Harry R. Jackson, Jr.

A week ago Saturday, Virginia took a bold step to apologize for their role in slavery. Was this an unnecessary step? I don’t think so. This courageous act went beyond the traditional legislative function of state government. The expression of regret for the damage of slavery may very well begin a process of emotional and spiritual healing long overdue for both Virginia and the nation.

How can an apology do what government programs have been unable to do during the 142 years since the Civil War? Before I answer that question, it is important for us to think about the damage of slavery.

Although there were numerous problems created by slavery, the black family endured the greatest trauma from the 246 year experience. The current problems these families face would have been unimaginable to ancient African tribal leaders.

The family was at the center of African life in the seventeenth century. Africans committed to more than lip service or verbal platitudes about their connection with kin. Their allegiance was to an extended family concept that went far beyond the nuclear family. The tribe was a major source of identity. If tragedy hit an individual, there was an unbreakable lifeline that stretched to the family and tribe.

Two major traumas of slavery continue to affect black families today. First, the spirit of the black male was broken. In his native setting, he lived as a dominant leader in a patriarchal world. His authority was often unassailable. Once in America the responsibilities of family direction, provision, and protection were totally stripped from him. America was the antithesis of Nigeria, Ghana or the male slave’s land of origin. A male slave had no authority over anyone including himself. He was reduced to a piece of “intelligent” breeding stock that could be used at the will of his owner.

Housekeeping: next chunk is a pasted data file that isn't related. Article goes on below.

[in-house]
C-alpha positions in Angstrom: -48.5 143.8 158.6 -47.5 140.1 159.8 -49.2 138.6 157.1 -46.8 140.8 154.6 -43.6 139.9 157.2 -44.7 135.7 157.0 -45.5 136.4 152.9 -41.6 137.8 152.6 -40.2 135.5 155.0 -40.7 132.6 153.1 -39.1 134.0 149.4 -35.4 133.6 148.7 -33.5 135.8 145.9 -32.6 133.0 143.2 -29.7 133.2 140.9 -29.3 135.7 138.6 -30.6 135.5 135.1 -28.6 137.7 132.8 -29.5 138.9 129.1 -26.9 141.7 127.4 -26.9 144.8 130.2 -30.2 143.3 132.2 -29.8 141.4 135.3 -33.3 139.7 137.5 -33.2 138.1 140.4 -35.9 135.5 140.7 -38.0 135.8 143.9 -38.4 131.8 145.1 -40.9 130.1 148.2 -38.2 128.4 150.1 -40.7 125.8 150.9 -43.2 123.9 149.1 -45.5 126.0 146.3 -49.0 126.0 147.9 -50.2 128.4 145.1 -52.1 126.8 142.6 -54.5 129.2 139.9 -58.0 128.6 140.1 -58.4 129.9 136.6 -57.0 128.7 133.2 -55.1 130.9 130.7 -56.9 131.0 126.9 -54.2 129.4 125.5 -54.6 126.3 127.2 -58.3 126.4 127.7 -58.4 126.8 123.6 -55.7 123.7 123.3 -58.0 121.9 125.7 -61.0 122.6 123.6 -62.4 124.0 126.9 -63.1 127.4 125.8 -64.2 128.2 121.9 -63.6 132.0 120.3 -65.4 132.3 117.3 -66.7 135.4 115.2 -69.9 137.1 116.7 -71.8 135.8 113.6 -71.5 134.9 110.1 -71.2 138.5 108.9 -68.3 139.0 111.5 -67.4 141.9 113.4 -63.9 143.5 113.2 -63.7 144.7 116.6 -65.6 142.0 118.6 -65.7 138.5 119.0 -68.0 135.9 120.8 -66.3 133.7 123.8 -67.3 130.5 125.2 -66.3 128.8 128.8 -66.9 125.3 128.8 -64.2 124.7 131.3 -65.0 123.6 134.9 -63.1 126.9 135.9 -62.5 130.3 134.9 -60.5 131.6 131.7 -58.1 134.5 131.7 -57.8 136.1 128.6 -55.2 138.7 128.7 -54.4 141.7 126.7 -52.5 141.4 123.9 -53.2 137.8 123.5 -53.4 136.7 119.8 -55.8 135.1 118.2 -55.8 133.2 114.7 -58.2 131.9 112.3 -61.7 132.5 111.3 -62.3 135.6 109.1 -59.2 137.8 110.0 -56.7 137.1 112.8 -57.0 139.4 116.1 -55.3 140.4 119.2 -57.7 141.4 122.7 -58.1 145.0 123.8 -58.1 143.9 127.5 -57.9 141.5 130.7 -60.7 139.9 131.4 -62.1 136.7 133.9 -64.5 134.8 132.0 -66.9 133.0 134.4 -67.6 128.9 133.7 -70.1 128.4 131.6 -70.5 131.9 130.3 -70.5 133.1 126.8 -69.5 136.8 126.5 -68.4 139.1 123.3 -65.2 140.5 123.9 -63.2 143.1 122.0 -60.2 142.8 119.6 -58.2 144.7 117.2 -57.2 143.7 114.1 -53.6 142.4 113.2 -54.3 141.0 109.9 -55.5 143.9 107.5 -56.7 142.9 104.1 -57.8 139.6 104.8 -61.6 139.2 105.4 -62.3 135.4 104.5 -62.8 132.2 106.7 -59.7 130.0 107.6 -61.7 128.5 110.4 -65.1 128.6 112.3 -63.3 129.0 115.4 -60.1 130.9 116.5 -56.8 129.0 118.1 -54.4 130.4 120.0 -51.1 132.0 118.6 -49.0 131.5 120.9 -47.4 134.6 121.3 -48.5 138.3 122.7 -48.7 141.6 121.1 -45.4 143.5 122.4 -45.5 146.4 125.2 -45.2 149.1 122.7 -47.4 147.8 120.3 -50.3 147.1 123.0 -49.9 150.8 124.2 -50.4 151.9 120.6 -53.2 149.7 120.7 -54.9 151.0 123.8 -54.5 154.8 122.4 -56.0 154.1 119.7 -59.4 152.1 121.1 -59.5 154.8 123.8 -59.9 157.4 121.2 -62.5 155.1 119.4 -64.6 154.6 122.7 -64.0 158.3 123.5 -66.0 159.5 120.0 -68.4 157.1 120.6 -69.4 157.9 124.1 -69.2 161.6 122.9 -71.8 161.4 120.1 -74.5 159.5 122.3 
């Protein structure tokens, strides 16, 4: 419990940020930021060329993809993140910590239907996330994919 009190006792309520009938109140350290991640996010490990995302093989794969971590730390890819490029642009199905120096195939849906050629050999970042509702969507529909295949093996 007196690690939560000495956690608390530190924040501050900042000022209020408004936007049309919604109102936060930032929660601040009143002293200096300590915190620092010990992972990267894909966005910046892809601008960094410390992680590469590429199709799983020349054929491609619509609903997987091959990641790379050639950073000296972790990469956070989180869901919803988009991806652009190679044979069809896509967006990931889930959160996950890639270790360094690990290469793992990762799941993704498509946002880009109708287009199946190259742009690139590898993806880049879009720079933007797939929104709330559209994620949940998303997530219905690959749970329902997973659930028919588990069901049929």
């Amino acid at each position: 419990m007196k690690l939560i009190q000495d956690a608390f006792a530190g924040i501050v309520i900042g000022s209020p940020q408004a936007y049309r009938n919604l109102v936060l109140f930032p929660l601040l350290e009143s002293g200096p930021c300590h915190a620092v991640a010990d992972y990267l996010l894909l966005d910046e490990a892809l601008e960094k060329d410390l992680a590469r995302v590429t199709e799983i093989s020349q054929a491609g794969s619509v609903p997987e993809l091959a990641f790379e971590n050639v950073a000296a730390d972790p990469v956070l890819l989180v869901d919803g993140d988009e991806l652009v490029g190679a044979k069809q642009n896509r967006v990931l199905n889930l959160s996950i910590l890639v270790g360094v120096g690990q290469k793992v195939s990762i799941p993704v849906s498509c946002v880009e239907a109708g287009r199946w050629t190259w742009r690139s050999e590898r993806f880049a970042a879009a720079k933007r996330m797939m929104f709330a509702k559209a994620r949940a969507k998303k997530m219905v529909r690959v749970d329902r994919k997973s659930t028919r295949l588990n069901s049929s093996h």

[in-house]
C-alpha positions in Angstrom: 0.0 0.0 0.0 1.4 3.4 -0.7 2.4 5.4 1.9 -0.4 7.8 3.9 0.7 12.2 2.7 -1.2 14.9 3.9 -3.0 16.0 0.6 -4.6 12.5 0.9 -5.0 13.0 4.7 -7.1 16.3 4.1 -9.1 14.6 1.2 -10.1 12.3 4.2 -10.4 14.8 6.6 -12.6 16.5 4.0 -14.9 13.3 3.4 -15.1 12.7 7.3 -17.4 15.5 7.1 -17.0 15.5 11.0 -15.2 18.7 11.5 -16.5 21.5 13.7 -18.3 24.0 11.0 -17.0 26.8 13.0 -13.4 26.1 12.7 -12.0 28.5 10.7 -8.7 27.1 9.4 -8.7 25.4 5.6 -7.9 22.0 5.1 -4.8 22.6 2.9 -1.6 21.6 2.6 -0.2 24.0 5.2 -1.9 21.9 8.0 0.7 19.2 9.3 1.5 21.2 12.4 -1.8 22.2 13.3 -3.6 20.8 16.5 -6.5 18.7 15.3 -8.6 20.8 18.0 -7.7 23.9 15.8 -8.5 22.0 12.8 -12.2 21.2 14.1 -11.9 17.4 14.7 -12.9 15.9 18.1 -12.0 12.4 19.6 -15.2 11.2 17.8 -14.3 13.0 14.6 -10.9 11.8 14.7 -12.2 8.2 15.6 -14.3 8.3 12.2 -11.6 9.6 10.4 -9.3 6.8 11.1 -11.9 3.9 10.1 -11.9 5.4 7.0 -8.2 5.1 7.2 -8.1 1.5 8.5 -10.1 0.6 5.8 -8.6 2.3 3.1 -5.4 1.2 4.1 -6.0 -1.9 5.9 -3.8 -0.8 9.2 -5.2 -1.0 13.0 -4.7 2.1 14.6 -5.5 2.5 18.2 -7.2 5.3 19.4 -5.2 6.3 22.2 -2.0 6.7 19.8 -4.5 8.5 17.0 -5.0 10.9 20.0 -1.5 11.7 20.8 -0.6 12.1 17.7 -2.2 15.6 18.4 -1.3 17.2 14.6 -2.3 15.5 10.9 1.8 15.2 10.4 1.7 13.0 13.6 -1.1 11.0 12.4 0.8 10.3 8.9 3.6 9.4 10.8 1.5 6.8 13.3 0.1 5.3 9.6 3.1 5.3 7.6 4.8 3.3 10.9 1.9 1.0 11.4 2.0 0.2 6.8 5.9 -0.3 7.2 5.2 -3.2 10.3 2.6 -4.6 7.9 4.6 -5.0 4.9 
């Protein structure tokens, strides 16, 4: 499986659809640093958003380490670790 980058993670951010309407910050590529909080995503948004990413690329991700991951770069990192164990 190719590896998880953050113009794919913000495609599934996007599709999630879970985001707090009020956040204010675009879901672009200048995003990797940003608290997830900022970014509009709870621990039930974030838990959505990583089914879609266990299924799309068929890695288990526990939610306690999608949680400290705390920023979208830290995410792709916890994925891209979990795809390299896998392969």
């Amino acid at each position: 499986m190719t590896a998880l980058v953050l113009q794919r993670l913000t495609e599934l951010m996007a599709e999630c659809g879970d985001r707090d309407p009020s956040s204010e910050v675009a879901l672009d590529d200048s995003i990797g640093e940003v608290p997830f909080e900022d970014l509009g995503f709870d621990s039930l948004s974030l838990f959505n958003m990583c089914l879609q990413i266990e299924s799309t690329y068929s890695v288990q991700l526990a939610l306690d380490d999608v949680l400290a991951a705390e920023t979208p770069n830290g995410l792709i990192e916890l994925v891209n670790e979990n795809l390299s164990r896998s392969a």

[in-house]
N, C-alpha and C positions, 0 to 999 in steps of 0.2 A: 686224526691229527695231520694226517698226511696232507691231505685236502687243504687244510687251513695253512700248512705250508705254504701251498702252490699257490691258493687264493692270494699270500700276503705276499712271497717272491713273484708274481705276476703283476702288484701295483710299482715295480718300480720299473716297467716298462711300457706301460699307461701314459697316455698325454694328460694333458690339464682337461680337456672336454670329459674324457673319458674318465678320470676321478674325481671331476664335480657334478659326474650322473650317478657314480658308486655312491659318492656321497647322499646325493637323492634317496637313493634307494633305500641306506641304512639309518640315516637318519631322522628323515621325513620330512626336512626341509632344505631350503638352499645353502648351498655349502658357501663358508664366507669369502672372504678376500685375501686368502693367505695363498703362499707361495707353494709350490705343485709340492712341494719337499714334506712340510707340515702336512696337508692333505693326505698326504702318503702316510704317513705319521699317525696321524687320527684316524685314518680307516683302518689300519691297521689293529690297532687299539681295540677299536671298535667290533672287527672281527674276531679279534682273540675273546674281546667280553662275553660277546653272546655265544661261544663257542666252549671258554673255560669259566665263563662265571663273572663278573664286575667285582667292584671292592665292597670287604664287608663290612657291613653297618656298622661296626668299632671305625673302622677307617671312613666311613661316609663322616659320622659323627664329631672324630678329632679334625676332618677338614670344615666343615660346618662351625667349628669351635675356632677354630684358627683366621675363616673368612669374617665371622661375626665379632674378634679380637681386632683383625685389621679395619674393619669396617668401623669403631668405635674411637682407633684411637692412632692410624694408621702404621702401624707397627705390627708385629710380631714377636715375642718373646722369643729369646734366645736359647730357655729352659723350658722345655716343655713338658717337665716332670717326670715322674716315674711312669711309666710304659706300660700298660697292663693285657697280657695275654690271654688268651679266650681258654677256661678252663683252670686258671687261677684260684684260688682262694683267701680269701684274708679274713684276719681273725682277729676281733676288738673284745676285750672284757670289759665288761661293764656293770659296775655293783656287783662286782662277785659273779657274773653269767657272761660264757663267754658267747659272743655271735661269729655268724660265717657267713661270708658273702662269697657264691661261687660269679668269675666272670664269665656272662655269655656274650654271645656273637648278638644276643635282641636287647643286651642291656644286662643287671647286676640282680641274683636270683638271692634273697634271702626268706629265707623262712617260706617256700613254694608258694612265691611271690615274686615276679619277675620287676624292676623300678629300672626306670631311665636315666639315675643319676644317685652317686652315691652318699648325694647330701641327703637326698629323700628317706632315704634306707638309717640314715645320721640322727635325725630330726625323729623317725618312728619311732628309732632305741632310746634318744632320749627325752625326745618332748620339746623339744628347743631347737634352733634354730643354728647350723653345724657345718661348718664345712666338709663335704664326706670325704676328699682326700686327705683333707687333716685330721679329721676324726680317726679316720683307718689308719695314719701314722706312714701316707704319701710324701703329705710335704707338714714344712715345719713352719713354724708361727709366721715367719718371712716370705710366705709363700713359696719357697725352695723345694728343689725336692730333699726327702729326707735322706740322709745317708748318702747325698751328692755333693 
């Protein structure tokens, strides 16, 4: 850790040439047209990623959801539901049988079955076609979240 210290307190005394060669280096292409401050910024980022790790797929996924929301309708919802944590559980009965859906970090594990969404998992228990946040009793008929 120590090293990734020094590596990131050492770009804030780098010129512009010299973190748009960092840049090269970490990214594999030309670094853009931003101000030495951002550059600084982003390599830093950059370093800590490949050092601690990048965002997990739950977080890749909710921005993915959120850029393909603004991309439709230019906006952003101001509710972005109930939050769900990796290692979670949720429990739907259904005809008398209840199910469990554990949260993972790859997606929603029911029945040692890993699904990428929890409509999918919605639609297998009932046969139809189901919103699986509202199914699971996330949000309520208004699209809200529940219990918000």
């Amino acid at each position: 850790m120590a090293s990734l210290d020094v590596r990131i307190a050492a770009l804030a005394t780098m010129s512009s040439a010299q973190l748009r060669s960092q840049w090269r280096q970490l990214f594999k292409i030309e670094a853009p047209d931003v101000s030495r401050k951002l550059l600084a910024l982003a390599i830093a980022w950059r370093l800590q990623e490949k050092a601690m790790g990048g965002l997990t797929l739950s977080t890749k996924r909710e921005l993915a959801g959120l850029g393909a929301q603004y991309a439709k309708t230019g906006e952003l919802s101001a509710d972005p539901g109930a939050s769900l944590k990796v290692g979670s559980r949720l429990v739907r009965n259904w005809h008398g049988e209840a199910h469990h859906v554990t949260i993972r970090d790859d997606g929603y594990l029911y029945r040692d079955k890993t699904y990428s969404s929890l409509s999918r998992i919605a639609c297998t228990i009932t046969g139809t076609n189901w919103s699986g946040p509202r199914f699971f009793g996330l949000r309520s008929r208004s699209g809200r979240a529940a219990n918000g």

The other major trauma of slavery was that there was no protection for the children. Fatherless families under matriarchal leadership had no stability. The children were at risk both physically and emotionally. Black children had to grow up quickly and learn to fend for themselves in an abusive world.

In response to the damage of slavery, our national government has tried many different legislative approaches to make up for the injustices experienced by blacks. Black leaders themselves have also used a range of approaches to attempt to bring healing to America’s racial wounds. Unfortunately, neither the non- violence of King or the rage of urban riots have fully healed the American soul.


Harry R. Jackson, Jr.

Bishop Harry Jackson is chairman of the High Impact Leadership Coalition and senior pastor of Hope Christian Church in Beltsville, MD, and co-authored, Personal Faith, Public Policy [FrontLine; March 2008] with Tony Perkins, president of the Family Research Council.